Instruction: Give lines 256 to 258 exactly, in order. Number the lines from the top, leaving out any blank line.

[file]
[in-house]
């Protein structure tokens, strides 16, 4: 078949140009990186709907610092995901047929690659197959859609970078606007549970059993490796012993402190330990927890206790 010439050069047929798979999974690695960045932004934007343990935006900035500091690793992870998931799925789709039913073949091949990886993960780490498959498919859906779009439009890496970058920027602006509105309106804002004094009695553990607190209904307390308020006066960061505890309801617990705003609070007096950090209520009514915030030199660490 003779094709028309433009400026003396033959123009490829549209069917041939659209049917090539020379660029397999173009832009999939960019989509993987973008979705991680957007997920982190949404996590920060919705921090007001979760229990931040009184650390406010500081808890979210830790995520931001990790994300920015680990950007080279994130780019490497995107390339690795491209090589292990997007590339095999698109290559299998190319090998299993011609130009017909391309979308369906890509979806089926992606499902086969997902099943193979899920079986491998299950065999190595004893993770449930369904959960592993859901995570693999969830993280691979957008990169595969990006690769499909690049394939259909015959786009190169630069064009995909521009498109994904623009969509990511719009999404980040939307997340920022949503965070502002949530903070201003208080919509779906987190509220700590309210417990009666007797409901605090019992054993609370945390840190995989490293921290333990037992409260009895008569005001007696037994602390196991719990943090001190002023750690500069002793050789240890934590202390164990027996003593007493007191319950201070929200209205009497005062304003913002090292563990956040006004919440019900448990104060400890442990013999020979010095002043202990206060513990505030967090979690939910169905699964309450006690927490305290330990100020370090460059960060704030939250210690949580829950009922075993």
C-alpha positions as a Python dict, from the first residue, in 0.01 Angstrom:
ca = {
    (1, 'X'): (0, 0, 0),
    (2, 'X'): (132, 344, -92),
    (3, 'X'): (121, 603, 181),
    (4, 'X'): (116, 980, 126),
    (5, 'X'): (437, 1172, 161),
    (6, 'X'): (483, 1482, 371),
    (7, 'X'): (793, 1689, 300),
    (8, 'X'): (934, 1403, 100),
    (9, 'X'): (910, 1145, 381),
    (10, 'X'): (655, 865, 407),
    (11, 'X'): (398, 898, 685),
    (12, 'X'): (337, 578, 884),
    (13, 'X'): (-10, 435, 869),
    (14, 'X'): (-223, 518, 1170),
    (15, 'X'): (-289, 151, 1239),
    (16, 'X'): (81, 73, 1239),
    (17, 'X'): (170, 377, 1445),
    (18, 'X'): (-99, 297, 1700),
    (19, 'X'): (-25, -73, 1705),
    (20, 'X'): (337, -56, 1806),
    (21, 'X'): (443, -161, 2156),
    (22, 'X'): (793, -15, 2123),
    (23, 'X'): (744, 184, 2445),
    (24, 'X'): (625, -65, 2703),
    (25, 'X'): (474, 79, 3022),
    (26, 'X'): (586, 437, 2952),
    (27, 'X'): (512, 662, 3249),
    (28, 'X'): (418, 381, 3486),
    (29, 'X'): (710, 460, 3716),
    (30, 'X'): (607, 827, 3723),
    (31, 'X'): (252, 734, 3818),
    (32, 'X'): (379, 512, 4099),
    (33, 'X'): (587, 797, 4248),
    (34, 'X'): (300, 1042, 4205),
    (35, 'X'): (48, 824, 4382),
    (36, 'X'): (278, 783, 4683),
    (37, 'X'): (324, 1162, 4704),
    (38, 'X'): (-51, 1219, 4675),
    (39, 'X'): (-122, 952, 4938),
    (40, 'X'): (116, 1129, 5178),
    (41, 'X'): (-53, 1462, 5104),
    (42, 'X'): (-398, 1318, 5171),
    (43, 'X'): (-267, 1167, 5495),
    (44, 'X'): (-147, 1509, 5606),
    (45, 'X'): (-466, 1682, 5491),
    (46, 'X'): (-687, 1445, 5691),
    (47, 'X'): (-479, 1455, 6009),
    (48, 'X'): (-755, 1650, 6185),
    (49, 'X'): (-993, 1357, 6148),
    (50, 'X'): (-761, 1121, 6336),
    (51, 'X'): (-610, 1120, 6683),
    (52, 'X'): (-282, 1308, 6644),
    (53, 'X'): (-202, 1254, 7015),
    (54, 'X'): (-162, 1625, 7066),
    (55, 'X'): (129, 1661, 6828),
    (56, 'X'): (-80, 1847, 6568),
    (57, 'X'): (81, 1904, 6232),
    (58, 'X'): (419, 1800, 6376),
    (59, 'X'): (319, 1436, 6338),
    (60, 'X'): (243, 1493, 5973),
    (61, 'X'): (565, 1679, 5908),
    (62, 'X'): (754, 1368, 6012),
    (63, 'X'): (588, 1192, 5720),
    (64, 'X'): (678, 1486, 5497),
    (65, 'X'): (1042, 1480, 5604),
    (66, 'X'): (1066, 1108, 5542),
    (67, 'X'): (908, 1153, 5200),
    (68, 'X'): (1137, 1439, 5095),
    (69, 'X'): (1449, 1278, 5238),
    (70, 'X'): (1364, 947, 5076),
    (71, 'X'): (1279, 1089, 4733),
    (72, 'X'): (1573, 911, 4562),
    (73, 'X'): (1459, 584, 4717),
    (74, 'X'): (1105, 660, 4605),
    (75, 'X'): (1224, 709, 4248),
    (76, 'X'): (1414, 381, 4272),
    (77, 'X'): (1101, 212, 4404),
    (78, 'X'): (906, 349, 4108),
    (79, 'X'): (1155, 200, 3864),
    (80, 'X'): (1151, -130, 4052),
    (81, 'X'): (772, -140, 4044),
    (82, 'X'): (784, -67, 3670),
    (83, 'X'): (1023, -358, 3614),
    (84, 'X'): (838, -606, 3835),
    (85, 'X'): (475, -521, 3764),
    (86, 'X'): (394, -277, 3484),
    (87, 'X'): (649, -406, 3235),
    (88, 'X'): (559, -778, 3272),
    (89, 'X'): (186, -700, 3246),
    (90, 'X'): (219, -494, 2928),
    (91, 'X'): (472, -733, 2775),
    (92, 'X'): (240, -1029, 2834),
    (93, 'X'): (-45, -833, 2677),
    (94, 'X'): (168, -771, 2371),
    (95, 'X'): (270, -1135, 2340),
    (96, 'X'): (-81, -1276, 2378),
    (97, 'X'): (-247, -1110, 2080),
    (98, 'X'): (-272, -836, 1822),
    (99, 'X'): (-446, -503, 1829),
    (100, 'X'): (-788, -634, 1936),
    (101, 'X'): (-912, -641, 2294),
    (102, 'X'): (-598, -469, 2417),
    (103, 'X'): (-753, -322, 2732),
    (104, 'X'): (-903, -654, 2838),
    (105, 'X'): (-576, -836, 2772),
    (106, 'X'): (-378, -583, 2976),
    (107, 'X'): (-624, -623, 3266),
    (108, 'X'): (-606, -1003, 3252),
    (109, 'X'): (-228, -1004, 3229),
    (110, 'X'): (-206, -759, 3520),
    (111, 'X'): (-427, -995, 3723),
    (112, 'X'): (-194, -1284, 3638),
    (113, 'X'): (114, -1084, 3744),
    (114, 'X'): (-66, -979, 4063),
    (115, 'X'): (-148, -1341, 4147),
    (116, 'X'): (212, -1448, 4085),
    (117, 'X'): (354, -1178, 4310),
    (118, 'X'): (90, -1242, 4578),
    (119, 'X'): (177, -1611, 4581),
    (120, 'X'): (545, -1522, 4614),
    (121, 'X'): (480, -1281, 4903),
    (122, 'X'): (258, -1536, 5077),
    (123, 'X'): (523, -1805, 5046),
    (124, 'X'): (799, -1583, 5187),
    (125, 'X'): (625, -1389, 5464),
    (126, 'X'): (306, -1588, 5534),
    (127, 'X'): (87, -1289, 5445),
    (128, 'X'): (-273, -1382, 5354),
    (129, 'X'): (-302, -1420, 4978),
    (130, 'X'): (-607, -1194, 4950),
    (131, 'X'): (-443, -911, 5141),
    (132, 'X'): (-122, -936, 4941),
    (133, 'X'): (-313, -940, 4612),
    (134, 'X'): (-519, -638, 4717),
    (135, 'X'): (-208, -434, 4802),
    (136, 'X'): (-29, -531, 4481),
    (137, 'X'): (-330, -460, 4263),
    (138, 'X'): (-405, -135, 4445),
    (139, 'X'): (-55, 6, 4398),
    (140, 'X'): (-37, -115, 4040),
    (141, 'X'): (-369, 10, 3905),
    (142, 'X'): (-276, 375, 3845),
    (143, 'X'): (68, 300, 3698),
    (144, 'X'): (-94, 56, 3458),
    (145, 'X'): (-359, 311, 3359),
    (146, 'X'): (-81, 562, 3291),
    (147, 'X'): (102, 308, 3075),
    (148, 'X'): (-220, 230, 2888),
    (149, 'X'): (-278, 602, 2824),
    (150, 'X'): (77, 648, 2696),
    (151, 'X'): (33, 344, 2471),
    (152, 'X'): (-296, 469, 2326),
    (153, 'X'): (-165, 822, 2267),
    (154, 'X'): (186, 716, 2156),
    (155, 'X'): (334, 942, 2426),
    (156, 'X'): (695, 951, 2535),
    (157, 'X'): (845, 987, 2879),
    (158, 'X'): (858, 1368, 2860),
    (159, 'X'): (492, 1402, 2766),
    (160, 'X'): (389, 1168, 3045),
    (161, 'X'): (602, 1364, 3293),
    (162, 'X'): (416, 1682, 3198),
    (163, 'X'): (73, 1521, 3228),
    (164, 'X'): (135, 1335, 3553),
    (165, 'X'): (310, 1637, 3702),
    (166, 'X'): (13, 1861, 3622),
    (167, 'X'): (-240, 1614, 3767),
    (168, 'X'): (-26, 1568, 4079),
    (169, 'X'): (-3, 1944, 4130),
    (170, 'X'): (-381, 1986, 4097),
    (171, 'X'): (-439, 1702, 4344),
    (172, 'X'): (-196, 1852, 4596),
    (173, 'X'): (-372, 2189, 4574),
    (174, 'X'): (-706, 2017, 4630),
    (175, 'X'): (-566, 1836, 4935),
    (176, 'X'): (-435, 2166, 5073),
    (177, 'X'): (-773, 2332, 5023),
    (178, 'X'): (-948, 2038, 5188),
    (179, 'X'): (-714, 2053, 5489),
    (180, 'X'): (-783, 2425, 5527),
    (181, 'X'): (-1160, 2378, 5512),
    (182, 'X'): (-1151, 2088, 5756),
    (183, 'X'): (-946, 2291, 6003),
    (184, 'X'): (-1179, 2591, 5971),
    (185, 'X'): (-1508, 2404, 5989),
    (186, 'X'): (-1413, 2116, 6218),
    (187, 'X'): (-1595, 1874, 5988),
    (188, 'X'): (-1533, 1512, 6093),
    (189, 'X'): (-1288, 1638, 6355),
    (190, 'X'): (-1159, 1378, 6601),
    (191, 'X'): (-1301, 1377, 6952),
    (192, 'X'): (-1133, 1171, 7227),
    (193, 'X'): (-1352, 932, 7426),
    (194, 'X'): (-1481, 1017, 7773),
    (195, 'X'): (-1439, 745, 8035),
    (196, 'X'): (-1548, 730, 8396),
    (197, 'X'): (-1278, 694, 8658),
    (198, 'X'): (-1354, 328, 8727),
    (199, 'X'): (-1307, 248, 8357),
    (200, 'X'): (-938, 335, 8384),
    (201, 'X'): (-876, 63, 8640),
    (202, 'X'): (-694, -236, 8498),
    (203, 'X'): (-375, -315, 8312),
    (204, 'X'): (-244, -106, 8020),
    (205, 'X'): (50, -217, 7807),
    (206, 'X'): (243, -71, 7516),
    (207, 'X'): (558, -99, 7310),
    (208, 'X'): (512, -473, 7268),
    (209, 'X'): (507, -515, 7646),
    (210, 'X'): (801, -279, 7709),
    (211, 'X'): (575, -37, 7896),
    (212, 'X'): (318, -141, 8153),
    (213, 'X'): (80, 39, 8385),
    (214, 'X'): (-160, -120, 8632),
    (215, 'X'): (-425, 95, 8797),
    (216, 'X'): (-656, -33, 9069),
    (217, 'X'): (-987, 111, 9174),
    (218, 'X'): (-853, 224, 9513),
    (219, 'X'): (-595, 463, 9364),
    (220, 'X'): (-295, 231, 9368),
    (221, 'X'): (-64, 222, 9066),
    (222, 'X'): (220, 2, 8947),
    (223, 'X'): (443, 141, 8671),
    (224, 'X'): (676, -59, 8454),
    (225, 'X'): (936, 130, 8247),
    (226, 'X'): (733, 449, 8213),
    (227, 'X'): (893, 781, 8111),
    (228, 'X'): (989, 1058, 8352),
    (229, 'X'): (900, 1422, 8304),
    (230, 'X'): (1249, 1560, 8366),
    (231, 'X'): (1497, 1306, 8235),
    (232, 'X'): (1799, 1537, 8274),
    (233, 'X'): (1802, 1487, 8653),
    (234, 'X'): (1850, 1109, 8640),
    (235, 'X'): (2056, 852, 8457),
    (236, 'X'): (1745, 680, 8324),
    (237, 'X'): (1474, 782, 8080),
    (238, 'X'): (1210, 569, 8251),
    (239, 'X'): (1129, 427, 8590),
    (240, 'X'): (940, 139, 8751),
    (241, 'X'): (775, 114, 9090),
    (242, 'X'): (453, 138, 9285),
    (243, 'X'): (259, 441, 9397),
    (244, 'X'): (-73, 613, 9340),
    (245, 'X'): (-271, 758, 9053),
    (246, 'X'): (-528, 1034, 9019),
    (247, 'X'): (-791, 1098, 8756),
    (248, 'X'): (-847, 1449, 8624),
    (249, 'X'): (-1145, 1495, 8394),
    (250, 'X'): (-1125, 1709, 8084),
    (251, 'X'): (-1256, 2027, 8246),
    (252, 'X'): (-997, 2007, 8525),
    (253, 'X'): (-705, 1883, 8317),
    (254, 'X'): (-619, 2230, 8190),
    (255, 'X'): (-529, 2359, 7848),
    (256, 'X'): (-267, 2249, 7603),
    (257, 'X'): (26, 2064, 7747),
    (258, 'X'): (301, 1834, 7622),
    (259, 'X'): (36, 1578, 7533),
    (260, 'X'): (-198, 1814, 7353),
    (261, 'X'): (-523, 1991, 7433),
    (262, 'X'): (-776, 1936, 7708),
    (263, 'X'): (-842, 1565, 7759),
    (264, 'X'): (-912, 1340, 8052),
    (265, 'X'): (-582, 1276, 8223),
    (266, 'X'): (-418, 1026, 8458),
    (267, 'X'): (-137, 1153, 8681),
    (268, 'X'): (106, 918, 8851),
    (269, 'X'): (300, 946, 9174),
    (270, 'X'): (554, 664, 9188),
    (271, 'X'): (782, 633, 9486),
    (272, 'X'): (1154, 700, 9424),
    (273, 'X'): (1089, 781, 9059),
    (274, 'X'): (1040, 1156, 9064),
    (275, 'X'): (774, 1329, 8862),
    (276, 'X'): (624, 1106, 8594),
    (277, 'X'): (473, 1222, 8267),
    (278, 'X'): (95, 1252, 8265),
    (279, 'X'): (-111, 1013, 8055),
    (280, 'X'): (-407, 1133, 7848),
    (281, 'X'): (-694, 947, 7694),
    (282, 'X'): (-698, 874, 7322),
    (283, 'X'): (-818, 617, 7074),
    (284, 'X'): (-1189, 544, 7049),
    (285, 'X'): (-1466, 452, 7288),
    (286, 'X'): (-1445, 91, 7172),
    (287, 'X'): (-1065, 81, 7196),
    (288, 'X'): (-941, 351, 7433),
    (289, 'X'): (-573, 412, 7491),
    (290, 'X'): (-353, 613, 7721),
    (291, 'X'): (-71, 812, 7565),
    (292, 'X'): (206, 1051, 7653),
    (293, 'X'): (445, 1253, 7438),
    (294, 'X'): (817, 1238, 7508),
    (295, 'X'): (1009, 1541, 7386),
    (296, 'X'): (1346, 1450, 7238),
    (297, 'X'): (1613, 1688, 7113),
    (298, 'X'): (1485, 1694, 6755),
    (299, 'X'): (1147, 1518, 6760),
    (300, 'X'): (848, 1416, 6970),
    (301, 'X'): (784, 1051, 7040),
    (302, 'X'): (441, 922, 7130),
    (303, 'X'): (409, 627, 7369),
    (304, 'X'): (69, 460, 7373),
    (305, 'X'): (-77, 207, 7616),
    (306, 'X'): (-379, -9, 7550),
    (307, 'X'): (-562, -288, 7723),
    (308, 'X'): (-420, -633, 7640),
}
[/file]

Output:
    (252, 'X'): (-997, 2007, 8525),
    (253, 'X'): (-705, 1883, 8317),
    (254, 'X'): (-619, 2230, 8190),